Workers want to #MakeAmazonPay

Stephon Johnson | 12/3/2020, midnight
Black Friday and Cyber Monday have passed but Amazon workers want their fair share.
Amazon Flickr

Black Friday and Cyber Monday have passed but Amazon workers want their fair share.

Amazon workers all around the world, environmentalists and tax watchdogs came together to advocate for the global giant to do right by workers, the world and society. The day was filled with protests in Brazil, Mexico, U.S., U.K., Spain, France, Belgium, Germany, Luxembourg, Italy, Poland, India, Bangladesh, the Philippines, Australia and other areas. Workers demanded that Amazon respect their right to form a union, pay taxes and commit to sustaining the environment.

Noam Chomsky and Cornel West endorsed these actions.

Joined by organizations such as UNI Global Union and Progressive International, the workers hope their collective action captures the company’s attention.

“Trillion-dollar corporations like Amazon have too much power and are too large for a single government, trade union or organization to reign in,” stated Casper Gelderblom, campaign lead from Progressive International. “That’s why workers, citizens and activists are coming together across borders and issues to take the power back. What we’re seeing today is progressive internationalism in action and it’s only the start. We will make Amazon pay and spur on a new era of action to reset the balance between the people and the powerful.”

With the coronavirus being the main topic of conversation, businesses have come under scrutiny with how they treat their employees. Since March, workers have protested and rallied to demand safer work conditions. In March, at the beginning of quarantine, two workers at a warehouse in Michigan tested positive for COVID-19. In response, workers staged a walkout demanding that Amazon close the facility (known as DTW1) for two weeks so it could be cleaned.

“We  already  know  about  the  grueling  working  conditions, unrealistic productivity targets, surveillance, bogus self-employment and a refusal to recognize or engage with unions unless forced,” said Christy Hoffman, general secretary of UNI Global Union, in a statement. “Amazon is a clear and present danger for our societies. But no one alone can win on the many fronts where Amazon is problematic—not only workers’ rights, but digital surveillance, tax avoidance, climate change, fair markets… Now is the time to come together as a global movement to make Amazon pay. Amazon must change.”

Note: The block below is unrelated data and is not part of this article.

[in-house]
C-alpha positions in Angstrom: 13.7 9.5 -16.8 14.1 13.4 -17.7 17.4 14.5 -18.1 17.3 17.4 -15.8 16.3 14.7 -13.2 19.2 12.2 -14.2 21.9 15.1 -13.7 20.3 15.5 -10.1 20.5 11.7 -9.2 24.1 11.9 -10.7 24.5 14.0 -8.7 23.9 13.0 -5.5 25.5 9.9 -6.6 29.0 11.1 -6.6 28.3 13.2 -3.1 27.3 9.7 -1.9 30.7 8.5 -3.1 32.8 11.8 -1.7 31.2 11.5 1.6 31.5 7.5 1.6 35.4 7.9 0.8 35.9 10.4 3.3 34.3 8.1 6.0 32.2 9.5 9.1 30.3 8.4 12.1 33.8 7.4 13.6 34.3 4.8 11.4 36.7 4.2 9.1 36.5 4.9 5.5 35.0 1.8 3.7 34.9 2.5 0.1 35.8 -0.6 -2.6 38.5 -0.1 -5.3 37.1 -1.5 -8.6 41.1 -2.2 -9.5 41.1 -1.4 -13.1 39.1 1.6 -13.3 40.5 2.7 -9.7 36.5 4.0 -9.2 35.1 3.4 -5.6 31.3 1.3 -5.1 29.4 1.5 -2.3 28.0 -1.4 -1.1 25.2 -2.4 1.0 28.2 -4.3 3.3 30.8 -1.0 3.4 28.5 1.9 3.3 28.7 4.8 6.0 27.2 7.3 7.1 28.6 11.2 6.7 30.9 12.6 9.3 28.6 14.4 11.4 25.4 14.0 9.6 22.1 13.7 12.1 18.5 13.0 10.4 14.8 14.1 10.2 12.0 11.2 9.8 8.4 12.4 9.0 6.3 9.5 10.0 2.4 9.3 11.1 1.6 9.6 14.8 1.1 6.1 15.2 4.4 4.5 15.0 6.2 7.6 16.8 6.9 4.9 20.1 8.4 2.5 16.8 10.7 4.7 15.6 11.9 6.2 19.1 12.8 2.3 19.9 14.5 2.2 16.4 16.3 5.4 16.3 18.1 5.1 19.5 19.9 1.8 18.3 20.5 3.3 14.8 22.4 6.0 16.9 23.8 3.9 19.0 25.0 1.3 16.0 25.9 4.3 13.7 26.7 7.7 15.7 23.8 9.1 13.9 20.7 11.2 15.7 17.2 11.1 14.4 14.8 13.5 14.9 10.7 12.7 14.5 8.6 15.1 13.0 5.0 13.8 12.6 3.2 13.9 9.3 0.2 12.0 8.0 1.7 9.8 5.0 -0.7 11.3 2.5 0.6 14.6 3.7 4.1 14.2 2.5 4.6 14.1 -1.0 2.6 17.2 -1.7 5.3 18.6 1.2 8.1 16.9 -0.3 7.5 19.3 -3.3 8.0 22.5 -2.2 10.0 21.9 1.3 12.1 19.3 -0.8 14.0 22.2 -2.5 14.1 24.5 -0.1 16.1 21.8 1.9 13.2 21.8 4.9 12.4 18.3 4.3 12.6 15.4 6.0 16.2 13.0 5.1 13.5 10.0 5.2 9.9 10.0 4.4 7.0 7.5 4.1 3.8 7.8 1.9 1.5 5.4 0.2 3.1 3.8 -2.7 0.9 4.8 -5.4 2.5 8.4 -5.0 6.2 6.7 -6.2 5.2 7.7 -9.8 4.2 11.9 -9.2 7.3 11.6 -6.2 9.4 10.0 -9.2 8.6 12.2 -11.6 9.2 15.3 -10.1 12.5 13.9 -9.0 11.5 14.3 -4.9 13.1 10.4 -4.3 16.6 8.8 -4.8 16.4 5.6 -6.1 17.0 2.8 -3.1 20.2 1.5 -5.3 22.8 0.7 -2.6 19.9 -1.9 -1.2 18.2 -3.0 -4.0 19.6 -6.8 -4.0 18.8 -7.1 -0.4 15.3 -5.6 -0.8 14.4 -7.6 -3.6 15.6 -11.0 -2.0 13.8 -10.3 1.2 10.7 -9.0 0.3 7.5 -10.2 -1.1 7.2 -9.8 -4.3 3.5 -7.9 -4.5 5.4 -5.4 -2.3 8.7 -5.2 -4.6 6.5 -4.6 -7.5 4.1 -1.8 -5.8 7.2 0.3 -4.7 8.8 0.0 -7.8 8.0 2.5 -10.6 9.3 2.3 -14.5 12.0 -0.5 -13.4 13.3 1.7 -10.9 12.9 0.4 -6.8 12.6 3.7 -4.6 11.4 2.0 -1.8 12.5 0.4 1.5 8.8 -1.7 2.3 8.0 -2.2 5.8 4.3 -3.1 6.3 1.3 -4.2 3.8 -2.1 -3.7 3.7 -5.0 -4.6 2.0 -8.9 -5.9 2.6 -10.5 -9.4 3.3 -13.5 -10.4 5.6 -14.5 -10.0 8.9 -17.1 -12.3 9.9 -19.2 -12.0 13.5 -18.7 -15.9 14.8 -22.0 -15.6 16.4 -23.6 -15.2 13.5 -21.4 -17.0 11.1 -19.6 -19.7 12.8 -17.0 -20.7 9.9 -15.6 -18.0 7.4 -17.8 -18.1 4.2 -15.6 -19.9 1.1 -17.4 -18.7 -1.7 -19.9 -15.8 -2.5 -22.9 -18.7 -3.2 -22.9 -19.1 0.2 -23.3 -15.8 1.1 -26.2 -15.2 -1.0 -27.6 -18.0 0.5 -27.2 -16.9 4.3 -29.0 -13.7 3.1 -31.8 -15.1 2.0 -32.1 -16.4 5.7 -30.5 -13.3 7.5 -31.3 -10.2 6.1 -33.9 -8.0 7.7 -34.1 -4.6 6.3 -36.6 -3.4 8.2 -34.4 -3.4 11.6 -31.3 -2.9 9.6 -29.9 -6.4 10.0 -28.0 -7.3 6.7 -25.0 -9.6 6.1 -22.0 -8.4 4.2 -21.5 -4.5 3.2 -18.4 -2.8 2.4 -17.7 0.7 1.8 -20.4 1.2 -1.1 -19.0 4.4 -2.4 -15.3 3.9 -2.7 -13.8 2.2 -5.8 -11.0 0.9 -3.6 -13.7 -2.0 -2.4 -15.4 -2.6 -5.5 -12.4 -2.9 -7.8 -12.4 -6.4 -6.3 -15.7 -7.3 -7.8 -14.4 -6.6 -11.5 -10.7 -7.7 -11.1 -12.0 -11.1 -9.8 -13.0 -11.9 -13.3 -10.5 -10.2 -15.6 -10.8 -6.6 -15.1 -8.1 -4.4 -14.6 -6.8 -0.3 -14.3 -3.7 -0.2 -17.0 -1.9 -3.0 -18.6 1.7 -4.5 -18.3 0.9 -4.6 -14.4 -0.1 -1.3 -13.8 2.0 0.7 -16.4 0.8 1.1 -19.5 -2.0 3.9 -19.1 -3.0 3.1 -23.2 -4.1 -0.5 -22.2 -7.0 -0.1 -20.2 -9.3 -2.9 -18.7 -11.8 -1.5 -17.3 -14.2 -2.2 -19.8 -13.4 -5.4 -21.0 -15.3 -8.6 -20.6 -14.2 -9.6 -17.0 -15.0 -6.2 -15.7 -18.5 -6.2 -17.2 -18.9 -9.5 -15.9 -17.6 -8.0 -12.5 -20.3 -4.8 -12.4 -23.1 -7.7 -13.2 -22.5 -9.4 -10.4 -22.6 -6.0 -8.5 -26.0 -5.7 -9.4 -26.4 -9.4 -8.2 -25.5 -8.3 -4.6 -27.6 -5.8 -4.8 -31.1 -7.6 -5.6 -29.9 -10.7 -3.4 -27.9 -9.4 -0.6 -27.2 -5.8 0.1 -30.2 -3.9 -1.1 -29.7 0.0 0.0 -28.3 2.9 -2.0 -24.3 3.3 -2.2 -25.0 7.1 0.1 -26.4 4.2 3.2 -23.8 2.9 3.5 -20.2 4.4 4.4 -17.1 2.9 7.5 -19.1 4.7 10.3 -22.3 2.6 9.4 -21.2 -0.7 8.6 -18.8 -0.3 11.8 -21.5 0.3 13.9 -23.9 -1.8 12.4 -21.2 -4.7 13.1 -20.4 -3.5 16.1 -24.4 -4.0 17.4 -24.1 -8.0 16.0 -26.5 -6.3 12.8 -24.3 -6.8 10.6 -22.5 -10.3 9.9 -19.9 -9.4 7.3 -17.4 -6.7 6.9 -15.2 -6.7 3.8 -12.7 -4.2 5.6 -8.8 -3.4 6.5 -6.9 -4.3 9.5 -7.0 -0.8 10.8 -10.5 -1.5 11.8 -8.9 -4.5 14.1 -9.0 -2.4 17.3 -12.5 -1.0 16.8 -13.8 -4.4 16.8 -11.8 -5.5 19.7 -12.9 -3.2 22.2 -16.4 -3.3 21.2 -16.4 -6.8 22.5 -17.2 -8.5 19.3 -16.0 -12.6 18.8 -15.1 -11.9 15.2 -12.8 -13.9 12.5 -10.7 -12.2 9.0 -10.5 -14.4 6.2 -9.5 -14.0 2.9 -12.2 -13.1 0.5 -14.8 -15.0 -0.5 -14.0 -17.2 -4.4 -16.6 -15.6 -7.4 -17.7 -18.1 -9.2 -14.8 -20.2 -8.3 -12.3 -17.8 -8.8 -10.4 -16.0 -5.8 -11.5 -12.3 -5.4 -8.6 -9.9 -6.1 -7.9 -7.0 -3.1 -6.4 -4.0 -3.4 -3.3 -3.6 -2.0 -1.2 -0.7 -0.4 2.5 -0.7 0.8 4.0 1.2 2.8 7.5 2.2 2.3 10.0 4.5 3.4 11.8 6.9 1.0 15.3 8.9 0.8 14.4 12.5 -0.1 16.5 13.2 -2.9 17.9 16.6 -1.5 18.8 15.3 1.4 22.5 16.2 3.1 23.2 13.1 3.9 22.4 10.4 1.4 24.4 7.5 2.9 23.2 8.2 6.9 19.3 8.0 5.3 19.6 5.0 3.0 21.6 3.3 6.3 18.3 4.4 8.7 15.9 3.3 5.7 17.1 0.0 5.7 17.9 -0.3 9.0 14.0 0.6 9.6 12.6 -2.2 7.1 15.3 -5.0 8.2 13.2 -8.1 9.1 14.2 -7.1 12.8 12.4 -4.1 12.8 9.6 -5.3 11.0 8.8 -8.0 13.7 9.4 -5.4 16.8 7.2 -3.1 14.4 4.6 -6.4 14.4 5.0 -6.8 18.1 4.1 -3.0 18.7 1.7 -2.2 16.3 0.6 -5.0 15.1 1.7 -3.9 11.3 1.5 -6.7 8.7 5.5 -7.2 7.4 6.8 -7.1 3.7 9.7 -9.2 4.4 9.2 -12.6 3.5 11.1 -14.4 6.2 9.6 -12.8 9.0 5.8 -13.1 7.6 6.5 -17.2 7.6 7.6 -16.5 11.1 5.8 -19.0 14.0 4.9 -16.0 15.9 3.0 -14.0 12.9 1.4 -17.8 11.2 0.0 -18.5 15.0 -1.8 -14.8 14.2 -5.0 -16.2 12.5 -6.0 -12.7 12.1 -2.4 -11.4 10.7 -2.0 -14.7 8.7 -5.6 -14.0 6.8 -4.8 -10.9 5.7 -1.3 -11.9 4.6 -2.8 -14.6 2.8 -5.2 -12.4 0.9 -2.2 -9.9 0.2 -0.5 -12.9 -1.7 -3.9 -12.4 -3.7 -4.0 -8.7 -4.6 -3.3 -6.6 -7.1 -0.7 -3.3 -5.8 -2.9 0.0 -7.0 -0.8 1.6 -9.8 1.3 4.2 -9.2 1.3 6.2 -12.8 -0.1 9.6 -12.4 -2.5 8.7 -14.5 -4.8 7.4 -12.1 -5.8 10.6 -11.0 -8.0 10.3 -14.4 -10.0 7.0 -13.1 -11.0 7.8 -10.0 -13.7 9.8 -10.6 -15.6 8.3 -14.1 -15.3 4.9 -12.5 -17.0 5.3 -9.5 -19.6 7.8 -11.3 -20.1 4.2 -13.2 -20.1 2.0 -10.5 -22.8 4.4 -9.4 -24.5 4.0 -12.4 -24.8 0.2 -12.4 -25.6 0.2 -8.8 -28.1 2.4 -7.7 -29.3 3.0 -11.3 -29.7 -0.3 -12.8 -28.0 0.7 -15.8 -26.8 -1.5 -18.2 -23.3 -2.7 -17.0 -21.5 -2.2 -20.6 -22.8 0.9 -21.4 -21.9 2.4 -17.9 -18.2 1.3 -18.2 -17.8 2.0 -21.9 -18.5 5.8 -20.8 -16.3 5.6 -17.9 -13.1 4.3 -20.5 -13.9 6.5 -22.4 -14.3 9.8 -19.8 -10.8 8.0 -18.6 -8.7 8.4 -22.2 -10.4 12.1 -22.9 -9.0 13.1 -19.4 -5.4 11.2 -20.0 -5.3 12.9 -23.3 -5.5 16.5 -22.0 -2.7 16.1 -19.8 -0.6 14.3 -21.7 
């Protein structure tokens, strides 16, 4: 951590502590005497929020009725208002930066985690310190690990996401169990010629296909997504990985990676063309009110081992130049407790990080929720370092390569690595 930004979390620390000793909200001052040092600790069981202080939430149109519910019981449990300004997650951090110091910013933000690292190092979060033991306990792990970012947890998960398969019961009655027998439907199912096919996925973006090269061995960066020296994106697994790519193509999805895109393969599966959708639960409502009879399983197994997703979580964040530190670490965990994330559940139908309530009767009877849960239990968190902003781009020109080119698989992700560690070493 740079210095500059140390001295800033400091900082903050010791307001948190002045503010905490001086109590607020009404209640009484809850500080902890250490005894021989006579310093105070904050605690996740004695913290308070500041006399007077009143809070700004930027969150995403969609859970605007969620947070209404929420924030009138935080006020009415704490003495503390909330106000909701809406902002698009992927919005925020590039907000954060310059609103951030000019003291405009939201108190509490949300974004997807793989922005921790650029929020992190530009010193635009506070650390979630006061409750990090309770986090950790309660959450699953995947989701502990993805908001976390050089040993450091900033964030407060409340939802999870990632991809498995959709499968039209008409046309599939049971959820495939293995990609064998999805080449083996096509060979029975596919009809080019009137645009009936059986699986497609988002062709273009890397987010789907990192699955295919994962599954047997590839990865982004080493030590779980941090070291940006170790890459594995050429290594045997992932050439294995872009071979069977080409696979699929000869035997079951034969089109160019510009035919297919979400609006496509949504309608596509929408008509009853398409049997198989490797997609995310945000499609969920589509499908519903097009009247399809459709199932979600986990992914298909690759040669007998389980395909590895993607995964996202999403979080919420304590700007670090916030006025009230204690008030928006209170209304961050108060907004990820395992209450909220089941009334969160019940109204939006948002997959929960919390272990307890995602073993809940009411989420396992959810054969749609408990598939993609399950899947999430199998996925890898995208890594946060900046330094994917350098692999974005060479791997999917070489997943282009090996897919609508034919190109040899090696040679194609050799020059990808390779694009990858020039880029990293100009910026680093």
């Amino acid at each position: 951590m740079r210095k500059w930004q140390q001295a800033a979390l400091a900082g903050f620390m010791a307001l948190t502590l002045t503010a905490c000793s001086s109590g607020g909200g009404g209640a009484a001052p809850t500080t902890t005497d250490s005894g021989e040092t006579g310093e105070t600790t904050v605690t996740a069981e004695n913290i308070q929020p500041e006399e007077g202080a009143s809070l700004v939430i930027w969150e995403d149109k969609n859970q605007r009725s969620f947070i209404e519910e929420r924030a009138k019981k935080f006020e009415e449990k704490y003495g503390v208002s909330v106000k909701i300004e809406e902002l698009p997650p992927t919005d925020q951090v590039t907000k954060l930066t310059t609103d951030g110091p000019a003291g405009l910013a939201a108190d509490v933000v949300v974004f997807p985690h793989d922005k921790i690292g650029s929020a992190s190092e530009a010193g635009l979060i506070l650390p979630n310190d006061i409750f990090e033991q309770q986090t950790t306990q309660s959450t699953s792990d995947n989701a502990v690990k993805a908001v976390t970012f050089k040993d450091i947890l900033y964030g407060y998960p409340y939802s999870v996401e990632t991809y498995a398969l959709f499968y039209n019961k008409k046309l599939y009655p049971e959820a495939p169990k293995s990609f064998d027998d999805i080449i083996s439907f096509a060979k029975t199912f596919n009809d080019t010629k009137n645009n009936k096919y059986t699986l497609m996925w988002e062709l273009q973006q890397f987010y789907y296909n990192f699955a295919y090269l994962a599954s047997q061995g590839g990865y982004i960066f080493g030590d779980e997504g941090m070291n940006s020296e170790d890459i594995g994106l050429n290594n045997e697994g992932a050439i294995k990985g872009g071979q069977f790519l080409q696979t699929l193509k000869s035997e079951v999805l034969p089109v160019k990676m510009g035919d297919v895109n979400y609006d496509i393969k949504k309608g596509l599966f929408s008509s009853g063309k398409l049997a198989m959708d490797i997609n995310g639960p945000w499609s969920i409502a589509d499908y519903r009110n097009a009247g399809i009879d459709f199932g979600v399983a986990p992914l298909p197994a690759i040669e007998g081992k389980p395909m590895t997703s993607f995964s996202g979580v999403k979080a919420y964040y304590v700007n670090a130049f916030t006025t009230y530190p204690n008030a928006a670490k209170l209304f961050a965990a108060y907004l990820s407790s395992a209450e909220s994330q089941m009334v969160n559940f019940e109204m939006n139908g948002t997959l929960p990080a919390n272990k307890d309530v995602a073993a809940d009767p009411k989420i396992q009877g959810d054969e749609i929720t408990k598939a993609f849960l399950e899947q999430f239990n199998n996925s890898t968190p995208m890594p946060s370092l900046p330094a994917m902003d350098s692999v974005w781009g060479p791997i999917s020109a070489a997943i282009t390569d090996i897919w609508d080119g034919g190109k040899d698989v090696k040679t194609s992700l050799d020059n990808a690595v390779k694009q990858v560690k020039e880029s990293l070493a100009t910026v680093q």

Attempts to contact Amazon for a response to this story were unsuccessful.

There have also been calls from tax organizations that Amazon stop avoiding taxes and help the areas they take from.

“Amazon has built its business on undermining the smaller, local businesses on which our jobs and communities depend—while using its lobbying power to bend laws in its favor,” stated Alex Cobham, executive director of the Tax Justice Network. “Rather than saving anyone money, Amazon free-rides on the backs of taxpayers, using tax havens to escape paying their fair tax contribution for the roads, the markets and the educated and healthy workers that they rely on to generate their billions in profits. The bare minimum that governments should be doing today is to implement excess profits taxes, to reclaim the entirely unearned windfall that Amazon has extracted from public health lockdowns around the world.”

This year, Amazon CEO Jeff Bezos said that the company would become carbon neutral by 2040, which would meet the goals of the Paris climate agreement 10 years early. They’ve also put together a $2 billion investment fund for companies who are working to lower carbon emissions.

Jennifer Morgan, executive director of Greenpeace International said, however, that Amazon needs to do more to help fight against climate change.

“The 1.5 trillion dollar corporation that is Amazon is only so because of a failed system that pushes short-term consumerism to the max, stresses out our planet and fuels inequality,” stated Morgan. “While Bezos’ polluting billions stack up, Amazon warehouse workers take big risks with little reward. With a carbon footprint already larger than many countries, Greenpeace stands in solidarity with all who are fighting to reign in Amazon’s excessive power and unjust climate-wrecking practices.”